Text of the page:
As always he ignored the next two blocks, decayed blocks not yet reclaimed from the grime and shabbiness of the Zenith of 1885. While he was passing the five-and-ten-cent store, the Dakota Lodging House, Concordia Hall with its lodge-rooms and the offices of fortune-tellers and chiropractors, he thought of how much money he made, and he boasted a little and worried a little and did old familiar sums:
"Four hundred fifty plunks this morning from the Lyte deal. But taxes due. Let's see: I ought to pull out eight thousand net this year, and save fifteen hundred of that — no, not if I put up garage and — Let's see: six hundred and forty clear last month, and twelve times six-forty makes — makes — let see: six times twelve is seventy-two hundred and — Oh rats, anyway, I'll make eight thousand — gee now, that's not so bad; mighty few fellows pulling down eight thousand dollars a year — eight thousand good hard iron dollars — bet there isn't more than five per cent. of the people in the whole United States that make more than Uncle George does, by golly! Right up at the top of the heap! But — Way expenses are — Family wasting gasoline, and always dressed like millionaires, and sending that eighty a month to Mother — And all these stenographers and salesmen gouging me for every cent they can get — "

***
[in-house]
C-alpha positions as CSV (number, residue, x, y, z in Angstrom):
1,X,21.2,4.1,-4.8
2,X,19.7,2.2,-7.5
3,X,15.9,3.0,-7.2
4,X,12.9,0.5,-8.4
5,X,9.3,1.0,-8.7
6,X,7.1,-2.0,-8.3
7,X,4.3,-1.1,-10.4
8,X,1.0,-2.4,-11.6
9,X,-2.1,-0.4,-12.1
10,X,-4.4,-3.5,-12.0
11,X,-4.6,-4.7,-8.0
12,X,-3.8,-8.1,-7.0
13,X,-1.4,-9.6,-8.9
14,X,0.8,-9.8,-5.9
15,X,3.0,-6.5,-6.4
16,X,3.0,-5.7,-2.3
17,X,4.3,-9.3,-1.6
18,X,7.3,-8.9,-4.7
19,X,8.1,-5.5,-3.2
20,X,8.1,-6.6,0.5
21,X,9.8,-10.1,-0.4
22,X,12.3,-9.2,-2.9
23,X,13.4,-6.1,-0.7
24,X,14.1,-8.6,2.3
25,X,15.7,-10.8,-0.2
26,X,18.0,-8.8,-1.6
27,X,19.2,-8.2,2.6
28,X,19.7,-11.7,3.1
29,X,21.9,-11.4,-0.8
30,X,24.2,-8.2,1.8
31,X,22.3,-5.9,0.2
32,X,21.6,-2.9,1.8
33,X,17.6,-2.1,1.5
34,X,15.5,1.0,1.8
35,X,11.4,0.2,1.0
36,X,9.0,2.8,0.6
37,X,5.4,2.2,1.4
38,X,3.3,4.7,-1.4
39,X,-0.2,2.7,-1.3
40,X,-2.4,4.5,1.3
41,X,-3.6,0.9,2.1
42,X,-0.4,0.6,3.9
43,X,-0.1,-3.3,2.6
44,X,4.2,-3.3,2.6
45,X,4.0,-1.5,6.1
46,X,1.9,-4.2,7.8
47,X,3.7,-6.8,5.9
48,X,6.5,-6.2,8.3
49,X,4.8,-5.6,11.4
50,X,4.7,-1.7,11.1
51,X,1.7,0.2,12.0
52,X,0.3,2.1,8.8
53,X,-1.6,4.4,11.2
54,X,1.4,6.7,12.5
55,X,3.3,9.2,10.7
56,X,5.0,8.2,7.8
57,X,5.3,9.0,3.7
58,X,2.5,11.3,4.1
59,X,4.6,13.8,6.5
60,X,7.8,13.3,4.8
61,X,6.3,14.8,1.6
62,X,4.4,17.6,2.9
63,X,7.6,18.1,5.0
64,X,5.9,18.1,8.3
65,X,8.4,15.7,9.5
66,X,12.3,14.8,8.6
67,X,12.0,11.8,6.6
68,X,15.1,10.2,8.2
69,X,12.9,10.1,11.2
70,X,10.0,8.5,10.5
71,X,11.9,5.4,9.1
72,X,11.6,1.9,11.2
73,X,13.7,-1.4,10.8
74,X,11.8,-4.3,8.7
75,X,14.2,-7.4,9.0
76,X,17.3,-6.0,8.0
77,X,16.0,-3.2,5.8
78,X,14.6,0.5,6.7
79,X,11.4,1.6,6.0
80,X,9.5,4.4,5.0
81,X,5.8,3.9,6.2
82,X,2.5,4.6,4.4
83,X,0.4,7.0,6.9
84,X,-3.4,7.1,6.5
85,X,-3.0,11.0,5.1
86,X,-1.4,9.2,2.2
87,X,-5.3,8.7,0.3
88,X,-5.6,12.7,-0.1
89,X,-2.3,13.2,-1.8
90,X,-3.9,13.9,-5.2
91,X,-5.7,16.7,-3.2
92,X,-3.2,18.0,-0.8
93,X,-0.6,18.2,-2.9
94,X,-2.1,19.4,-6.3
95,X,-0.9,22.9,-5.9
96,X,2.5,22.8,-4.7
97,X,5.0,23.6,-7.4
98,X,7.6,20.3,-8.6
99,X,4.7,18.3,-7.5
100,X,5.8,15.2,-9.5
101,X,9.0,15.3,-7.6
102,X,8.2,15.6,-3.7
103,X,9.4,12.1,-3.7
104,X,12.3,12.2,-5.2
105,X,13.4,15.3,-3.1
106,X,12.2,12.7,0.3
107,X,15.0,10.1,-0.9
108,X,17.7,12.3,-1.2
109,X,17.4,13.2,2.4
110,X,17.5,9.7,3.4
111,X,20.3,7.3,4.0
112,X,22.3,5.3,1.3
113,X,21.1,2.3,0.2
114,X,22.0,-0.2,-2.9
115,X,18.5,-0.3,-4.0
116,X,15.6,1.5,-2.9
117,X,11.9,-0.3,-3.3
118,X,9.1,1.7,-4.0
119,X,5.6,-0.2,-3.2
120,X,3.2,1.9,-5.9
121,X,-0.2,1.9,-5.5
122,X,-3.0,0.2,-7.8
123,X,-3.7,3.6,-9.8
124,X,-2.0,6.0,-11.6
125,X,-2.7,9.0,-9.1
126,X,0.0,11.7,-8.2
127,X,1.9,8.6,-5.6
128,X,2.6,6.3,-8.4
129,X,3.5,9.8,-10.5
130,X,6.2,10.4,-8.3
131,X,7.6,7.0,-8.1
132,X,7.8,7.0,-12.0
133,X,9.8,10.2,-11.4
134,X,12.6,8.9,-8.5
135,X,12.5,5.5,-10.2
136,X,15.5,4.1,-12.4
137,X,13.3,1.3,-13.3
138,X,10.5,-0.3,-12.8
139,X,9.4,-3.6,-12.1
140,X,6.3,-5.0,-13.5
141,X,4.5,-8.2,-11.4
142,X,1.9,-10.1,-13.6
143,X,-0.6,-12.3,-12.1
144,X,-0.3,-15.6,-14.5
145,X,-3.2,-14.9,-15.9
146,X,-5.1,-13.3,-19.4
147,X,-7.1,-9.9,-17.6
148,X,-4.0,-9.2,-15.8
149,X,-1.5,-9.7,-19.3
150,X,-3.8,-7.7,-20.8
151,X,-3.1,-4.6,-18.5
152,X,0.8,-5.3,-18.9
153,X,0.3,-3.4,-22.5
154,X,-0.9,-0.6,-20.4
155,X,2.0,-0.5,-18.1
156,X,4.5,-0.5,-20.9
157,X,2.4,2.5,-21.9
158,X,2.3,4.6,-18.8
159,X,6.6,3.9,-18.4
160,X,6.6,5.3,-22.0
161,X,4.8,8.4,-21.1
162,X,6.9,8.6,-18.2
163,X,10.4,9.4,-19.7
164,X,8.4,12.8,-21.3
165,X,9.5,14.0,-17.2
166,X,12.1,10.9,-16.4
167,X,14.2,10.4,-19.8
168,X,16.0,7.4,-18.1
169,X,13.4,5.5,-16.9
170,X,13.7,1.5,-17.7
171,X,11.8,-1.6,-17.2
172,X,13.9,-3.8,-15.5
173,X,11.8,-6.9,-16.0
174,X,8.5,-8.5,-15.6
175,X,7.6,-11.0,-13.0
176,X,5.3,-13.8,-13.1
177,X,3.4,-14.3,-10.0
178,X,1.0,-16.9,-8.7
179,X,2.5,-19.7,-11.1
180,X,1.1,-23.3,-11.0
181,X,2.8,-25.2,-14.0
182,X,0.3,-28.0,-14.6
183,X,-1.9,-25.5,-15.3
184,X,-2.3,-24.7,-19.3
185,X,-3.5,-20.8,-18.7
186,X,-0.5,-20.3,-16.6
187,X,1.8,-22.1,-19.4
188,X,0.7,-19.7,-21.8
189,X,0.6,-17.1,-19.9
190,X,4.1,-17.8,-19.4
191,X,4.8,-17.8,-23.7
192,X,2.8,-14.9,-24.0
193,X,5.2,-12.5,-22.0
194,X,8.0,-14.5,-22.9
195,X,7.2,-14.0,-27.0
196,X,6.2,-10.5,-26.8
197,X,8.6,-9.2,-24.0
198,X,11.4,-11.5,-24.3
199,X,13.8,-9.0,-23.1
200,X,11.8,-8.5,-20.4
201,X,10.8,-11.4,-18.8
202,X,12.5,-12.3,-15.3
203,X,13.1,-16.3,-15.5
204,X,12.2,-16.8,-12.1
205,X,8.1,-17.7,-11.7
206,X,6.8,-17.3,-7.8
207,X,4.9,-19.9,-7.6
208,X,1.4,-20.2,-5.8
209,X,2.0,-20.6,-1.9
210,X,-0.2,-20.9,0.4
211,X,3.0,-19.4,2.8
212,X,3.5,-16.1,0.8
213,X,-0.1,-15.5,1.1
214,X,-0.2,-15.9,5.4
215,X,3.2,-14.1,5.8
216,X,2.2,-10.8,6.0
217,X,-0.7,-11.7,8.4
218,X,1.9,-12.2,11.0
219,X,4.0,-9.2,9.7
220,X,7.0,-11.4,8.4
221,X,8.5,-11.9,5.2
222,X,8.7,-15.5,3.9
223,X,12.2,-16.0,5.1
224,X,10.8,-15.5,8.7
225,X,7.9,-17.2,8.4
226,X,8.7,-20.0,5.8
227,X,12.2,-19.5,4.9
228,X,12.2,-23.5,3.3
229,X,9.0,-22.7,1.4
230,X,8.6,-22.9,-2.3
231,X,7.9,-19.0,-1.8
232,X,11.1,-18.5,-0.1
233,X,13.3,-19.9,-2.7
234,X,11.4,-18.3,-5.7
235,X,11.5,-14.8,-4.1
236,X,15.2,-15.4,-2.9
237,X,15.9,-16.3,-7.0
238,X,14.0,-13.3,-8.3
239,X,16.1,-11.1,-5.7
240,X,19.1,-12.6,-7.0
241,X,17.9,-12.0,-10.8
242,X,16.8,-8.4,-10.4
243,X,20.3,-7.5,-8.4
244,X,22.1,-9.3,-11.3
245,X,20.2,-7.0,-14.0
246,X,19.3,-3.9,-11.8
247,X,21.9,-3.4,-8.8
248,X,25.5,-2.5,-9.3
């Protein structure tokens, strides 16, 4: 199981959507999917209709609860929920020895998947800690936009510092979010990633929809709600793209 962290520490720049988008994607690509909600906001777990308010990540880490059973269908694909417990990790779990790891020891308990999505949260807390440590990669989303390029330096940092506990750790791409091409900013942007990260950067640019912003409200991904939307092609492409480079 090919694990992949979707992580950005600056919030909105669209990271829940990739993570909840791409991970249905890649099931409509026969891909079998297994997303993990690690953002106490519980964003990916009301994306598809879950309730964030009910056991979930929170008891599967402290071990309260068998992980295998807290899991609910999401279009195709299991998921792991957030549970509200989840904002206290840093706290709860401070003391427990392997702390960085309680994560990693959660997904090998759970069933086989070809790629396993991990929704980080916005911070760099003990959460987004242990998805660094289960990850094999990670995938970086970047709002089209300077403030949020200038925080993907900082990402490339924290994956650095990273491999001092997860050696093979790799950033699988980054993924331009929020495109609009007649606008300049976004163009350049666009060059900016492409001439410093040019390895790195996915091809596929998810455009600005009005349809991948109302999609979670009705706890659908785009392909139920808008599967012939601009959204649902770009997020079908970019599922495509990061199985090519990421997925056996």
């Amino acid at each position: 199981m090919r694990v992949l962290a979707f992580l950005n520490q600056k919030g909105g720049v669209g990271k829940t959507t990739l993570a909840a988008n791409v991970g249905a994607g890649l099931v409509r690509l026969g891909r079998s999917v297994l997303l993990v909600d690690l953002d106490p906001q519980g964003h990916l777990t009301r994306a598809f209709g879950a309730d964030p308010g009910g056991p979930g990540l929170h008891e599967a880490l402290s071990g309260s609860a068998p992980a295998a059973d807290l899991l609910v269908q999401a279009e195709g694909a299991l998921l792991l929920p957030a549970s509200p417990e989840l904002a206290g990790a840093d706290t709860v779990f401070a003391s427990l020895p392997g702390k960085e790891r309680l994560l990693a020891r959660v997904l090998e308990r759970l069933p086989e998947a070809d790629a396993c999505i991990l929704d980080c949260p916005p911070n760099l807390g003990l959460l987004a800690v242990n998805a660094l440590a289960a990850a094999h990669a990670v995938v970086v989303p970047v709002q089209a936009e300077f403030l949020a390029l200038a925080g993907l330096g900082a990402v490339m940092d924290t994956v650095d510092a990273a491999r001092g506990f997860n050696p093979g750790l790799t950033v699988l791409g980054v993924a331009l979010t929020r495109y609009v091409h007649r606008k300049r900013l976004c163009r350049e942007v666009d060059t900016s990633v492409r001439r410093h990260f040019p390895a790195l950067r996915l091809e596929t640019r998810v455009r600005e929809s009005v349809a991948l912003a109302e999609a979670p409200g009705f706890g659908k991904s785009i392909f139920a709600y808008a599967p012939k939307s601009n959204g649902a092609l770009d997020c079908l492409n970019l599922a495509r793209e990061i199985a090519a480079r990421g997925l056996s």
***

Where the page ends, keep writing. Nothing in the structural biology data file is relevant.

The effect of his scientific budget-planning was that he felt at once triumphantly wealthy and perilously poor, and in the midst of these dissertations he stopped his car, rushed into a small news-and-miscellany shop, and bought the electric cigar-lighter which he had coveted for a week. He dodged his conscience by being jerky and noisy, and by shouting at the clerk, "Guess this will prett' near pay for itself in matches, eh?"
It was a pretty thing, a nickeled cylinder with an almost silvery socket, to be attached to the dashboard of his car. It was not only, as the placard on the counter observed, "a dandy little refinement, lending the last touch of class to a gentleman's auto," but a priceless time-saver. By freeing him from halting the car to light a match, it would in a month or two easily save ten minutes.